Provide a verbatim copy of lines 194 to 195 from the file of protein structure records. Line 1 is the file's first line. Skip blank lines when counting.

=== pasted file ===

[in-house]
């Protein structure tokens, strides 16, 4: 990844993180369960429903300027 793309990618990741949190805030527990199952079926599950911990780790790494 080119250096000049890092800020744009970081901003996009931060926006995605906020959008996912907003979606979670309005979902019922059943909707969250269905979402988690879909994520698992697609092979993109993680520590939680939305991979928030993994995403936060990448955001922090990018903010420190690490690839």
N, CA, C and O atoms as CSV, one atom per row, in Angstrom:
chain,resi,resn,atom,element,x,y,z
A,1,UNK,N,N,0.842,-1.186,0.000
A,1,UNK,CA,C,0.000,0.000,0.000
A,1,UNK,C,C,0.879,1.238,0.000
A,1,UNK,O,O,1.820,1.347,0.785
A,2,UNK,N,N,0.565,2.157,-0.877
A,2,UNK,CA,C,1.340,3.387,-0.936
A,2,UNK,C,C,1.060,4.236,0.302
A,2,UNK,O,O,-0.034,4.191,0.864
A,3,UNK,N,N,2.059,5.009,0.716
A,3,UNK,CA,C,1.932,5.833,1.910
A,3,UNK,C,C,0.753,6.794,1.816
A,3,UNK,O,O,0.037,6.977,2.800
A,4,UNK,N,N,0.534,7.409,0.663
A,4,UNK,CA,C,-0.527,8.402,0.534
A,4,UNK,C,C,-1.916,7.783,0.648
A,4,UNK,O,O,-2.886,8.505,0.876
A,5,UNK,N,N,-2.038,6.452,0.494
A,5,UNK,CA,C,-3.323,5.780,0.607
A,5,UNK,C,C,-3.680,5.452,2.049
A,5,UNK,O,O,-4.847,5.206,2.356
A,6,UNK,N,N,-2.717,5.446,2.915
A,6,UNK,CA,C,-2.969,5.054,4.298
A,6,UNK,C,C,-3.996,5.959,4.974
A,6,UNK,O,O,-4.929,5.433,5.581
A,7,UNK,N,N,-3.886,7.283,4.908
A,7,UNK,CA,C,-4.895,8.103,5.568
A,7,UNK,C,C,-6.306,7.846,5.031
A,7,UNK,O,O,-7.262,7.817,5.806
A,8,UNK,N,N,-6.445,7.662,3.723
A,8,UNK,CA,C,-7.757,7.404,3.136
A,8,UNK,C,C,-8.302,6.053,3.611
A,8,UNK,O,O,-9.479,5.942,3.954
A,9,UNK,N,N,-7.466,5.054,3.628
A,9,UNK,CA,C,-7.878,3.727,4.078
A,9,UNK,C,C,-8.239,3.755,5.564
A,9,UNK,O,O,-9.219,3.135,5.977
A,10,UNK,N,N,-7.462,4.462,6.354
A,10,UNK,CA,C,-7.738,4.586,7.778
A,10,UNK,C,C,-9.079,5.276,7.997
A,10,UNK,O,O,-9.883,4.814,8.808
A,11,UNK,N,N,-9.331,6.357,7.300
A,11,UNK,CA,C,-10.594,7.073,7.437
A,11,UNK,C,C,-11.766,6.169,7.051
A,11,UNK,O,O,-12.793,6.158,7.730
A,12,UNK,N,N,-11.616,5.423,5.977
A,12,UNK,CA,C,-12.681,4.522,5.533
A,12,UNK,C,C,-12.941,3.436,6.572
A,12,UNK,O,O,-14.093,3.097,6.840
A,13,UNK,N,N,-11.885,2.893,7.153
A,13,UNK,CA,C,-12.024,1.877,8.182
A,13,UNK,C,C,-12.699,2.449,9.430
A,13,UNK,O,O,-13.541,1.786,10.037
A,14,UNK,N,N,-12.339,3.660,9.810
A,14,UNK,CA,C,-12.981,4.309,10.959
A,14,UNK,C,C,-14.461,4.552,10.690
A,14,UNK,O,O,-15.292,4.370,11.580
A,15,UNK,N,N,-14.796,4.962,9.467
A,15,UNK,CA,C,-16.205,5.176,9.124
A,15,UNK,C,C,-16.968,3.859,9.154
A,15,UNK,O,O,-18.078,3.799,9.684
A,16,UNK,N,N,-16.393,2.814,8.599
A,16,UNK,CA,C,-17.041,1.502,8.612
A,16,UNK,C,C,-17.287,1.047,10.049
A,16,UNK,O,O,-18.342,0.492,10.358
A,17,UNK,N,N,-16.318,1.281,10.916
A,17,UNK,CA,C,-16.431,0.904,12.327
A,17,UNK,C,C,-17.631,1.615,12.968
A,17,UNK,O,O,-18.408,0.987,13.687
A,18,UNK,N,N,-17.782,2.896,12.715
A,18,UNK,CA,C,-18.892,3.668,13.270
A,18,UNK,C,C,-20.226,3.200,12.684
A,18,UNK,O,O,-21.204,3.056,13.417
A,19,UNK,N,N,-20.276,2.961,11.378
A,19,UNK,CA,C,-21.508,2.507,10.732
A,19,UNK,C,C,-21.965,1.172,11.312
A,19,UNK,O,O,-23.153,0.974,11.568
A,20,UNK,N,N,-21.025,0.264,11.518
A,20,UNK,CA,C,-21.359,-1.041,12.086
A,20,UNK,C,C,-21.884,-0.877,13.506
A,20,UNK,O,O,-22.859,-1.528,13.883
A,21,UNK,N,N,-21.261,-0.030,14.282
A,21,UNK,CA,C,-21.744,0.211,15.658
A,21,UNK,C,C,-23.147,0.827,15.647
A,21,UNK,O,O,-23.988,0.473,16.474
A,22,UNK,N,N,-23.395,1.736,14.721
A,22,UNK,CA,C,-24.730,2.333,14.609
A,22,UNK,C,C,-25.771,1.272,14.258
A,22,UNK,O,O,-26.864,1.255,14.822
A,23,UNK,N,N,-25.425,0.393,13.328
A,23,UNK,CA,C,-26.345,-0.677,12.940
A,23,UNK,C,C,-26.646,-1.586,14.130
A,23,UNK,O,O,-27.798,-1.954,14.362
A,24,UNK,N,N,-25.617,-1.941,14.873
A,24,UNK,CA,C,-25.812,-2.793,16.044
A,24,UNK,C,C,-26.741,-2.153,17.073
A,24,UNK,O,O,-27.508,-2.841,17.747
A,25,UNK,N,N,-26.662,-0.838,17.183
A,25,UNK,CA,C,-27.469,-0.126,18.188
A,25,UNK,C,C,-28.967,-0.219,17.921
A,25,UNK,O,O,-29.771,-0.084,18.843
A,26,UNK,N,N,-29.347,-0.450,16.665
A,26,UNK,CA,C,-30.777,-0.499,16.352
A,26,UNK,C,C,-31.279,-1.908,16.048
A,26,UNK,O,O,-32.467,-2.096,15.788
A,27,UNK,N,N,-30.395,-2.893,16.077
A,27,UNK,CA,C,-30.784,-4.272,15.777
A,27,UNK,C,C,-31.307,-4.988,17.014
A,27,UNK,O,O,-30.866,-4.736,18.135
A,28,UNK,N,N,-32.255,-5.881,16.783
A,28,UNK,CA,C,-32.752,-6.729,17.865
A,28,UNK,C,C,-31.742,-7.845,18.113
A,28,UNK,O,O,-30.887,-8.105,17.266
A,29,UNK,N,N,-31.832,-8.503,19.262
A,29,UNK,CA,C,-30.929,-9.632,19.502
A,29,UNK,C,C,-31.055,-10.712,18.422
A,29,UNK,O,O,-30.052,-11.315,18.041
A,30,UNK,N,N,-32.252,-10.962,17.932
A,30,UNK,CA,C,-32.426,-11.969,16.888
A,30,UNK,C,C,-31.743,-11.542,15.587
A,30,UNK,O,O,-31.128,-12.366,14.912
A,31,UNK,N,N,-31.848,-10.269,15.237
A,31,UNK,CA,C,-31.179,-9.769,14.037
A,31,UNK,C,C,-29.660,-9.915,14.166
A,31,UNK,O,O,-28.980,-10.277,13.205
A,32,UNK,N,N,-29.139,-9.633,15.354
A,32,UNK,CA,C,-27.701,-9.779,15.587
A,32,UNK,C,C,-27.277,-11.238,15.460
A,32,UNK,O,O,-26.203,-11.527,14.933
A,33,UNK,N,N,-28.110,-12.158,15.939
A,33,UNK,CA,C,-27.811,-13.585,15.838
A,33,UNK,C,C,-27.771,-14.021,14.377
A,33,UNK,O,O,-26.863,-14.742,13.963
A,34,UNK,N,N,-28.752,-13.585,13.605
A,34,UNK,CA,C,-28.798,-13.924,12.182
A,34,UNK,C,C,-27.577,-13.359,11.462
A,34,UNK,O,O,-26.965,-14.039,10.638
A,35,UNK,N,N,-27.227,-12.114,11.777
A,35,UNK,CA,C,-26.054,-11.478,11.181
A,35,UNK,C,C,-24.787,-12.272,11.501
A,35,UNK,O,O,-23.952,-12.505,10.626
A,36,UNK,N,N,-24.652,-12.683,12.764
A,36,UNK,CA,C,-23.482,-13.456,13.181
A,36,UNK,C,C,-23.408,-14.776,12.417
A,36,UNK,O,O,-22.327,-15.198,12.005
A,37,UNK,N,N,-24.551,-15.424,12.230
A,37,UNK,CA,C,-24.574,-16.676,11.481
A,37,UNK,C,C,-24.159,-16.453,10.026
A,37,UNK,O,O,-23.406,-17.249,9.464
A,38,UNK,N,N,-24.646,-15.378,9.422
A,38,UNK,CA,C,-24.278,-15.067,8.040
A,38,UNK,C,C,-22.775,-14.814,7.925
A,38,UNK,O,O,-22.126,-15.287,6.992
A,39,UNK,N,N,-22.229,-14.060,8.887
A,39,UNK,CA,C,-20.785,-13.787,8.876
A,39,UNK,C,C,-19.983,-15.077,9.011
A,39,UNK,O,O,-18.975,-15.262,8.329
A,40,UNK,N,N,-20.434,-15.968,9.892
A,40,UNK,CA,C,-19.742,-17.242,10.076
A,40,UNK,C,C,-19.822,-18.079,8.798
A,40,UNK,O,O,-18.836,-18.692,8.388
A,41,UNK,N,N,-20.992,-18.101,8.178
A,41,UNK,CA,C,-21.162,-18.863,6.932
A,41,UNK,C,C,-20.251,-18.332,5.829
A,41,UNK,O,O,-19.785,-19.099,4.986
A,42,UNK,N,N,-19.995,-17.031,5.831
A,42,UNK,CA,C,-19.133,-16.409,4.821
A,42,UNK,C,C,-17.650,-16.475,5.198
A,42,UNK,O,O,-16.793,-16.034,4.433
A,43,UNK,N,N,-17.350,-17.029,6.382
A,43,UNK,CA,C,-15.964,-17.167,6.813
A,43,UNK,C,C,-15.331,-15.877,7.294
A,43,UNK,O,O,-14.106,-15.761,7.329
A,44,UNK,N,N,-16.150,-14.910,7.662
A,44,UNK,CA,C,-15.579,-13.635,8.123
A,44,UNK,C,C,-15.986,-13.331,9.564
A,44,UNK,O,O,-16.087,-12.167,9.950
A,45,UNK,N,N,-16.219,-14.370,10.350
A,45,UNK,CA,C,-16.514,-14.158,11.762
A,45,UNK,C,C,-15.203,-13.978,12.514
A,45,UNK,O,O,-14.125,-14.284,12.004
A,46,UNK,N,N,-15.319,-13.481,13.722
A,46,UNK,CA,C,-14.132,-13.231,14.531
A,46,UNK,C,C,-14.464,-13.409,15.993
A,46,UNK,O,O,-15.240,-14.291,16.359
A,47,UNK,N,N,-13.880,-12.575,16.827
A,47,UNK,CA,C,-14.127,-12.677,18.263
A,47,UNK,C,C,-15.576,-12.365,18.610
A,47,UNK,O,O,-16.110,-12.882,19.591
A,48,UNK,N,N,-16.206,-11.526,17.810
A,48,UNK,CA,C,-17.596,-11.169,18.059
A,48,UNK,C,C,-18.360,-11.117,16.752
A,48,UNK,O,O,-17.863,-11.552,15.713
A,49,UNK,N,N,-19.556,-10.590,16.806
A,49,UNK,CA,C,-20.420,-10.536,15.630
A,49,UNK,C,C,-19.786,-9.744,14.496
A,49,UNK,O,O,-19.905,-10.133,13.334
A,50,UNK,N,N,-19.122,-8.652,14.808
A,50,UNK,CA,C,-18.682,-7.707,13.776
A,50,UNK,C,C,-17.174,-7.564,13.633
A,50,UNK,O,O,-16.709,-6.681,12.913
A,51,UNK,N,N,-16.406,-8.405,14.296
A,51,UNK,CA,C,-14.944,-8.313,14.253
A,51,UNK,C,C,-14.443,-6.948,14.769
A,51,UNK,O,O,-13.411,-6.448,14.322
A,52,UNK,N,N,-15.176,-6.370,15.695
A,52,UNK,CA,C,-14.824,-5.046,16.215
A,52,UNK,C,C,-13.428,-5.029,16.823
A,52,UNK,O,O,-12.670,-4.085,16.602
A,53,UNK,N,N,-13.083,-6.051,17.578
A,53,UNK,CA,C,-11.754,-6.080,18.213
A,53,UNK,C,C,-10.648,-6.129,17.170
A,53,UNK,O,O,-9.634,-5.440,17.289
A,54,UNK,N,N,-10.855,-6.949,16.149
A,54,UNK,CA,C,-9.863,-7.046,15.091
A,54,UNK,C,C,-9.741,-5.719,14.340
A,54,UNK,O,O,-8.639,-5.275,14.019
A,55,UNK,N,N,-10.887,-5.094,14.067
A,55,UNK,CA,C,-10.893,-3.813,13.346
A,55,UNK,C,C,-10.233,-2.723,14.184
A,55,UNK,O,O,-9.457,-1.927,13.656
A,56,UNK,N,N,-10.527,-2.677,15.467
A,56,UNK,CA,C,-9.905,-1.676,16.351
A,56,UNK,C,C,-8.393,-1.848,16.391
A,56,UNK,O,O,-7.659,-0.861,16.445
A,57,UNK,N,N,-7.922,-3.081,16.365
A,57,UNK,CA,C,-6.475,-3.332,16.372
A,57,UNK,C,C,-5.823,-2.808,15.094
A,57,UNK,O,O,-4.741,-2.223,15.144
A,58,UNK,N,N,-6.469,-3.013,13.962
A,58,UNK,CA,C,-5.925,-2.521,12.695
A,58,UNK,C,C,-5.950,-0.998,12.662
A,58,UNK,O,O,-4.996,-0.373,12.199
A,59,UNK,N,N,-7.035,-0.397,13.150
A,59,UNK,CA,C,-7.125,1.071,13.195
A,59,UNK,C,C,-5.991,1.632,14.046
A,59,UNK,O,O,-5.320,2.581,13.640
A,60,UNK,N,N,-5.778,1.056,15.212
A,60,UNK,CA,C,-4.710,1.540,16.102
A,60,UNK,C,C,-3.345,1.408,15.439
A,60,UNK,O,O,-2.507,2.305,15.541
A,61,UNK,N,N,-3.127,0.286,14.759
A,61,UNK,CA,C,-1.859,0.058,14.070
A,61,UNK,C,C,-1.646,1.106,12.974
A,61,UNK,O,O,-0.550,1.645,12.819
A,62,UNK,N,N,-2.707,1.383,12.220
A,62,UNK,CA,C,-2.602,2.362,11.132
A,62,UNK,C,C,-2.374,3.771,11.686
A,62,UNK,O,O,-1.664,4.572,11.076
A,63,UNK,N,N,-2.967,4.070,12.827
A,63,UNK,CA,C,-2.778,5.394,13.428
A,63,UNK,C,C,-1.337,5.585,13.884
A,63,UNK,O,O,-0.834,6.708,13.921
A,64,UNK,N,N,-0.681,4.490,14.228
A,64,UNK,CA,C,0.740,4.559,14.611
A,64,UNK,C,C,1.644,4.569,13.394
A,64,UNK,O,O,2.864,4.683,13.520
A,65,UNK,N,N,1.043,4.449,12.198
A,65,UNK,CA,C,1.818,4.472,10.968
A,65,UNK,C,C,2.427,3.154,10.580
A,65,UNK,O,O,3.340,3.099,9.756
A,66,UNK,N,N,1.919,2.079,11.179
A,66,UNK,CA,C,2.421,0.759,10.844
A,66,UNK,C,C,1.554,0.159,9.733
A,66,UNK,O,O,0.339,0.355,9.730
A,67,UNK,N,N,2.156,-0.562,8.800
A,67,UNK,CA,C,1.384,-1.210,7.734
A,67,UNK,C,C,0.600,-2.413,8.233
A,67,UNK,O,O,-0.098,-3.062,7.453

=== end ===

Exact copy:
A,48,UNK,CA,C,-17.596,-11.169,18.059
A,48,UNK,C,C,-18.360,-11.117,16.752